The Normal Heart to Close After June 29 Performance

News   The Normal Heart to Close After June 29 Performance The Worth Street Theatre Company's Off-Broadway production of Larry Kramer's The Normal Heart will end its critically acclaimed run after the June 29 performance due to lack of strong ongoing ticket sales.
Richard Bekins (left) and Raul Esparza in The Normal Heart
Richard Bekins (left) and Raul Esparza in The Normal Heart

A spokesperson for the production confirmed that the play is ending its run after the 8 PM performance after 13 previews and 63 performances. For refunds, the ticket buyer should contact the point of purchase. The Worth Street staging was a guest production at The Public Theater.

The Normal Heart earned a Drama Desk Award nomination for Best Revival of a Play and four Drama League noninations, including Distinguished Revival of a Play.

The Kramer drama recently took a two-week hiatus, beginning June 1. Performances resumed June 15, and the production was expected to run through August.

Directed by David Esbjornson, Normal Heart opened April 21, the same day the original production opened at The Public Theater nearly 20 years ago. The cast currently includes Raul Esparza, Lisa Kron (who took over for Joanna Gleason), Richard Bekins, Fred Berman, McCaleb Burnett, Mark Dobies, Jay Russell, Billy Warlock and Paul Whitthorne.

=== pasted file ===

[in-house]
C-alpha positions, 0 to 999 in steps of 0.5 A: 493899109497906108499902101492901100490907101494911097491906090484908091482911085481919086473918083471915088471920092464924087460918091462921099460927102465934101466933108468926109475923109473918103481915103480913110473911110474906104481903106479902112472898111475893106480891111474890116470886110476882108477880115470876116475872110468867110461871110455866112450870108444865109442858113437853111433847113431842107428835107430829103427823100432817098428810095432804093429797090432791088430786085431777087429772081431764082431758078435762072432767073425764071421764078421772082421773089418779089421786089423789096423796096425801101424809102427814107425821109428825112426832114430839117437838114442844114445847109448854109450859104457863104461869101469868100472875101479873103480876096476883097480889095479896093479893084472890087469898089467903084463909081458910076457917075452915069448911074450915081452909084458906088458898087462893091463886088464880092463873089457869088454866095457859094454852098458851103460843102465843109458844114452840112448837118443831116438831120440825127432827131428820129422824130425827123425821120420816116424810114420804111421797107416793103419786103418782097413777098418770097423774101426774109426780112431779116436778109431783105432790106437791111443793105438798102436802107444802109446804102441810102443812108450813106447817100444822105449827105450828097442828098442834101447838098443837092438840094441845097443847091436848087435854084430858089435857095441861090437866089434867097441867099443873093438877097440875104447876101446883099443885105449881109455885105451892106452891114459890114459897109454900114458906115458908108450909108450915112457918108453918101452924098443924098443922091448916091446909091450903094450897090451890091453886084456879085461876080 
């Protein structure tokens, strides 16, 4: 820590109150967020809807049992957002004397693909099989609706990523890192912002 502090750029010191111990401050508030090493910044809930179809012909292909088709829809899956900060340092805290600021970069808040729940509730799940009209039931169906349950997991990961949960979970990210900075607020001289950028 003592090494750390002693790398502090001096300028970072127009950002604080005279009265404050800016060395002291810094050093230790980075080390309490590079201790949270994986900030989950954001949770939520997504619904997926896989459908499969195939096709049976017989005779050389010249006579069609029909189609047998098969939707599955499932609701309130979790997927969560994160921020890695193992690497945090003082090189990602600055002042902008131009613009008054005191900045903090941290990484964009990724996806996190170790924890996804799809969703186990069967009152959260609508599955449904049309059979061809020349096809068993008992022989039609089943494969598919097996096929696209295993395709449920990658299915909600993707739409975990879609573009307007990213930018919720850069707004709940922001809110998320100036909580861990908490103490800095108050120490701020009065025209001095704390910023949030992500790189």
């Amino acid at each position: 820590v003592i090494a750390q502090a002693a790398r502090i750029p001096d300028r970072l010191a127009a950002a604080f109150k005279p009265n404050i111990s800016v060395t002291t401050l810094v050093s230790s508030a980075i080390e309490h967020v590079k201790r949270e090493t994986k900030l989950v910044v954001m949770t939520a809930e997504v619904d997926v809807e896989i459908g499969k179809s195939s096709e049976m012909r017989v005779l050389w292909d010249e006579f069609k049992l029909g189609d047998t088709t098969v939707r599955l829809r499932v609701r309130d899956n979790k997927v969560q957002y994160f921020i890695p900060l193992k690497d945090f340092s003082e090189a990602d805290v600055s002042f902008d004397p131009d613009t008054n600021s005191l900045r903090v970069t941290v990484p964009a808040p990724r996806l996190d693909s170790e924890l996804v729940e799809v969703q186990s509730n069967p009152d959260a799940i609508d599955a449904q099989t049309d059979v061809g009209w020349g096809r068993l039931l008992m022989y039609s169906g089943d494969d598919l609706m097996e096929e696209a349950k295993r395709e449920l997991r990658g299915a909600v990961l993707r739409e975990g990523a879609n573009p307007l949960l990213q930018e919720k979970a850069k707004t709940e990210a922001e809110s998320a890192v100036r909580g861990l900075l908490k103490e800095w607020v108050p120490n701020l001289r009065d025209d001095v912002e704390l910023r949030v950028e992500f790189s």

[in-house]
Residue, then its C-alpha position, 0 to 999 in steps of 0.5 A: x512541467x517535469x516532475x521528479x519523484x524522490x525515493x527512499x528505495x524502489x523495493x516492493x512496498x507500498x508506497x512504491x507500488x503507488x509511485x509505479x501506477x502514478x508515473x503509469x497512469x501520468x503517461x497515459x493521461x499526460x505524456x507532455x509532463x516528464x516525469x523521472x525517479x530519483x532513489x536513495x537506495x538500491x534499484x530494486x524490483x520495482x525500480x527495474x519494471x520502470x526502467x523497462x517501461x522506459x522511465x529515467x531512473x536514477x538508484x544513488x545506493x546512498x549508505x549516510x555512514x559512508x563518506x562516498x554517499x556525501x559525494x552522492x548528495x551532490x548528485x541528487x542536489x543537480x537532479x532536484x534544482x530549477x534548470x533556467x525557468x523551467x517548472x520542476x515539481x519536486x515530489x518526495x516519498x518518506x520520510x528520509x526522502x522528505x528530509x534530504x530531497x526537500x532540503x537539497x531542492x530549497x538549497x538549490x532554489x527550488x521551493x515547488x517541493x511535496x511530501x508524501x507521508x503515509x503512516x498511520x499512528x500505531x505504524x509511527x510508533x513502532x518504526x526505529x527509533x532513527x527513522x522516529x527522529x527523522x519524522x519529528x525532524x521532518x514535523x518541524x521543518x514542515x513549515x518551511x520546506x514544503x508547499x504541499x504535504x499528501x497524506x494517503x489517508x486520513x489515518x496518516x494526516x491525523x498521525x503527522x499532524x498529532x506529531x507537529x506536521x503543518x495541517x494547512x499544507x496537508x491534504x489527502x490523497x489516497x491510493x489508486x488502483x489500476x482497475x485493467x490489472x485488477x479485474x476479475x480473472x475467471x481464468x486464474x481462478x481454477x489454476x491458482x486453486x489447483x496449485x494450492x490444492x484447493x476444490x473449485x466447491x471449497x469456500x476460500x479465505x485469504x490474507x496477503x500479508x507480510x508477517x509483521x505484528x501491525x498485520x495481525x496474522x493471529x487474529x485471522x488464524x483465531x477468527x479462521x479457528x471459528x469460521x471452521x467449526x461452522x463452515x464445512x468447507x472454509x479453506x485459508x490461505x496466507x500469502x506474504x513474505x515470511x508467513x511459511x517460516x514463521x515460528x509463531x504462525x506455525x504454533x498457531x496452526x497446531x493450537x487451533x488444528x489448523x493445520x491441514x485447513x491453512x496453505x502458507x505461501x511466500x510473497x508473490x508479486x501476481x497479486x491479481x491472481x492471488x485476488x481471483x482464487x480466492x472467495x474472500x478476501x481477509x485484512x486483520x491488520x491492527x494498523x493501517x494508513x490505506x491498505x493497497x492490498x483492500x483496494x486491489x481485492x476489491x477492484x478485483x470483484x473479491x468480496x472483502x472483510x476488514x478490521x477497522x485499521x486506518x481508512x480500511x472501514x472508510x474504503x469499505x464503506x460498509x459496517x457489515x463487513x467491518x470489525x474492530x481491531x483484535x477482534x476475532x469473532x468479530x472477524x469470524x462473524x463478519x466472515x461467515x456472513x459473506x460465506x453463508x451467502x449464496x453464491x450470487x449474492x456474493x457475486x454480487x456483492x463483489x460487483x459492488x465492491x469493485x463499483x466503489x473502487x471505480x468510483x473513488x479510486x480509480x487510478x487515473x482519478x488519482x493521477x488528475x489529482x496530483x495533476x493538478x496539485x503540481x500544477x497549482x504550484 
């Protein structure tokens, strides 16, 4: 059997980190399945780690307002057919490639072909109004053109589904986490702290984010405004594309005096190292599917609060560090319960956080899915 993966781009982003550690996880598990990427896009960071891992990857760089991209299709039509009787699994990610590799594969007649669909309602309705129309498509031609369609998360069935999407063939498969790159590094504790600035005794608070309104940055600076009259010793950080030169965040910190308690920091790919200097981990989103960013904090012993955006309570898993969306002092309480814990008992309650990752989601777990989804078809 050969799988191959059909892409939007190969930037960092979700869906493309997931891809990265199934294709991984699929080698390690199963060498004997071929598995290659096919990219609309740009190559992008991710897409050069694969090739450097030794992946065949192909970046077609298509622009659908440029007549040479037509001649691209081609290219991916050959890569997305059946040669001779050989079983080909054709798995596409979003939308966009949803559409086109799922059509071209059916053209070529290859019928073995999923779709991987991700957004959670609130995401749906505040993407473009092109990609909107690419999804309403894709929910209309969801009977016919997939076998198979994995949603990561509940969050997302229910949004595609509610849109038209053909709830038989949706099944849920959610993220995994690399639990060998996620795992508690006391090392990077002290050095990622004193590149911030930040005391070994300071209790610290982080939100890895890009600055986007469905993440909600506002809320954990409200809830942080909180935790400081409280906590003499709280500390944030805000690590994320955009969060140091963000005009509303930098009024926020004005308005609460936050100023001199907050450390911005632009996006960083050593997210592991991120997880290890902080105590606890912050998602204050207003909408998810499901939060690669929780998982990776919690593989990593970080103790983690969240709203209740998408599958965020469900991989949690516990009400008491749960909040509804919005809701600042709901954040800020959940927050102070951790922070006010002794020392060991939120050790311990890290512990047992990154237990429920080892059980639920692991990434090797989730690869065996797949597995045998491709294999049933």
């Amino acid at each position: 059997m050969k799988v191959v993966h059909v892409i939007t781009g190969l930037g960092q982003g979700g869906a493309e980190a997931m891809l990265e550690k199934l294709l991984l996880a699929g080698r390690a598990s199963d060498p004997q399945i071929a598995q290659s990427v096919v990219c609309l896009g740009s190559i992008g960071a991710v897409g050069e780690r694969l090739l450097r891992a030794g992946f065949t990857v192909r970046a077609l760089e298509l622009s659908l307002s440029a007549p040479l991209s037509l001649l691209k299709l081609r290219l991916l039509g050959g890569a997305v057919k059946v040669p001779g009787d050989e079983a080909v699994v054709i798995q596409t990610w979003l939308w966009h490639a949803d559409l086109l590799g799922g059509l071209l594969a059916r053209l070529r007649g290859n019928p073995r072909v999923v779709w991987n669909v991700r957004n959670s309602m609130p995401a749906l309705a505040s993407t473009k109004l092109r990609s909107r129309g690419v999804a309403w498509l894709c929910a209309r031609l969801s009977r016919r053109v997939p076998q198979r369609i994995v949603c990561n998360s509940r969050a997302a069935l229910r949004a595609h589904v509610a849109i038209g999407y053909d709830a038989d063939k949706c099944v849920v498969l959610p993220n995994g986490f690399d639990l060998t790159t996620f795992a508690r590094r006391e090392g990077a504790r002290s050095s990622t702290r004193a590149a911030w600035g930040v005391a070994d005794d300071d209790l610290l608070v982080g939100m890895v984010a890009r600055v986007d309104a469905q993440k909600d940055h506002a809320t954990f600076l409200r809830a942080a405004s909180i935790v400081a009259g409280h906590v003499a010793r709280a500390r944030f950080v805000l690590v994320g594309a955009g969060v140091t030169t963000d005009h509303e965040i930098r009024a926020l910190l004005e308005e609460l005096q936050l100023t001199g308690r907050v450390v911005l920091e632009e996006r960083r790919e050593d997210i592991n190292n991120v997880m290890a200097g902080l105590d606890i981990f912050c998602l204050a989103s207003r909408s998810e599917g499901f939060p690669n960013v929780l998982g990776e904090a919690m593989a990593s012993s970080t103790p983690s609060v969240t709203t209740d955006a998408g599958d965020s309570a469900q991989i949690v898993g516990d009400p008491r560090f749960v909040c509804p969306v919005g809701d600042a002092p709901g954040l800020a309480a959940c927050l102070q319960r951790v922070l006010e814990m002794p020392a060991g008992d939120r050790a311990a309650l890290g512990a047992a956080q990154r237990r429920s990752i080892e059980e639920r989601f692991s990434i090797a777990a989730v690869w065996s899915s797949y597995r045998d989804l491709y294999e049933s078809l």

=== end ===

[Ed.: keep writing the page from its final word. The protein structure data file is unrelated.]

The Normal Heart was one of the first plays about the emergence of AIDS, and the anger, frustration and fear surrounding it. The action of the play takes place between July 1981 and May 1984, making it a period piece. The disease is now an international epidemic. The work ran a year at The Public after its debut. The lack of response by politicians in Washington and New York City (notably former NYC Mayor Ed Koch) the medical profession and the media—particularly The New York Times—is addressed in the angry, visceral drama about Ned Weeks. Weeks is based on Kramer himself (who founded the Gay Men's Health Crisis) and his circle of friends. Writer and AIDS activist Kramer told Variety that if people screamed as much about AIDS in its early years as they are about the flu-like SARS today, "It is a plague that never need have happened."

The set design is by Eugene Lee, costume design by Jess Goldstein, lighting design by Ken Billington and the sound design is by Tony Meola.